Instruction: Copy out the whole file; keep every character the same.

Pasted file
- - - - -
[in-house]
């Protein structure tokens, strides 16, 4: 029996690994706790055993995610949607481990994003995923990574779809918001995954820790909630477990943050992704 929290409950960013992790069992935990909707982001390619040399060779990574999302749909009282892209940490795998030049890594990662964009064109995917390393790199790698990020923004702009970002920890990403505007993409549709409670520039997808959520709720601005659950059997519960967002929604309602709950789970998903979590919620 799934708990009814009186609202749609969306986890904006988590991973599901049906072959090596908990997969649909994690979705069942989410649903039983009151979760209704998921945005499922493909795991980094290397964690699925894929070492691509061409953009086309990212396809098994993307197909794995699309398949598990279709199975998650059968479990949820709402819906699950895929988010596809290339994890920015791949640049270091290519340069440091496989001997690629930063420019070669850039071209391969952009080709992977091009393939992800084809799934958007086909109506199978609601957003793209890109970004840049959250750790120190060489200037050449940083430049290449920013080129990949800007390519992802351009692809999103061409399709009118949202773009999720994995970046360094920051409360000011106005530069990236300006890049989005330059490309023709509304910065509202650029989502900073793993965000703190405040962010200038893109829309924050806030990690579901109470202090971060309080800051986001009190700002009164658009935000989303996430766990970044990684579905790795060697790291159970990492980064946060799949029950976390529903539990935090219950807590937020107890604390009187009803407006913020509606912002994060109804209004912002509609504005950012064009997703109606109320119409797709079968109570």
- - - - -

[in-house]
């Protein structure tokens, strides 16, 4: 029996690994706790055993995610949607481990994003995923990574779809918001995954820790909630477990943050992704 929290409950960013992790069992935990909707982001390619040399060779990574999302749909009282892209940490795998030049890594990662964009064109995917390393790199790698990020923004702009970002920890990403505007993409549709409670520039997808959520709720601005659950059997519960967002929604309602709950789970998903979590919620 799934708990009814009186609202749609969306986890904006988590991973599901049906072959090596908990997969649909994690979705069942989410649903039983009151979760209704998921945005499922493909795991980094290397964690699925894929070492691509061409953009086309990212396809098994993307197909794995699309398949598990279709199975998650059968479990949820709402819906699950895929988010596809290339994890920015791949640049270091290519340069440091496989001997690629930063420019070669850039071209391969952009080709992977091009393939992800084809799934958007086909109506199978609601957003793209890109970004840049959250750790120190060489200037050449940083430049290449920013080129990949800007390519992802351009692809999103061409399709009118949202773009999720994995970046360094920051409360000011106005530069990236300006890049989005330059490309023709509304910065509202650029989502900073793993965000703190405040962010200038893109829309924050806030990690579901109470202090971060309080800051986001009190700002009164658009935000989303996430766990970044990684579905790795060697790291159970990492980064946060799949029950976390529903539990935090219950807590937020107890604390009187009803407006913020509606912002994060109804209004912002509609504005950012064009997703109606109320119409797709079968109570």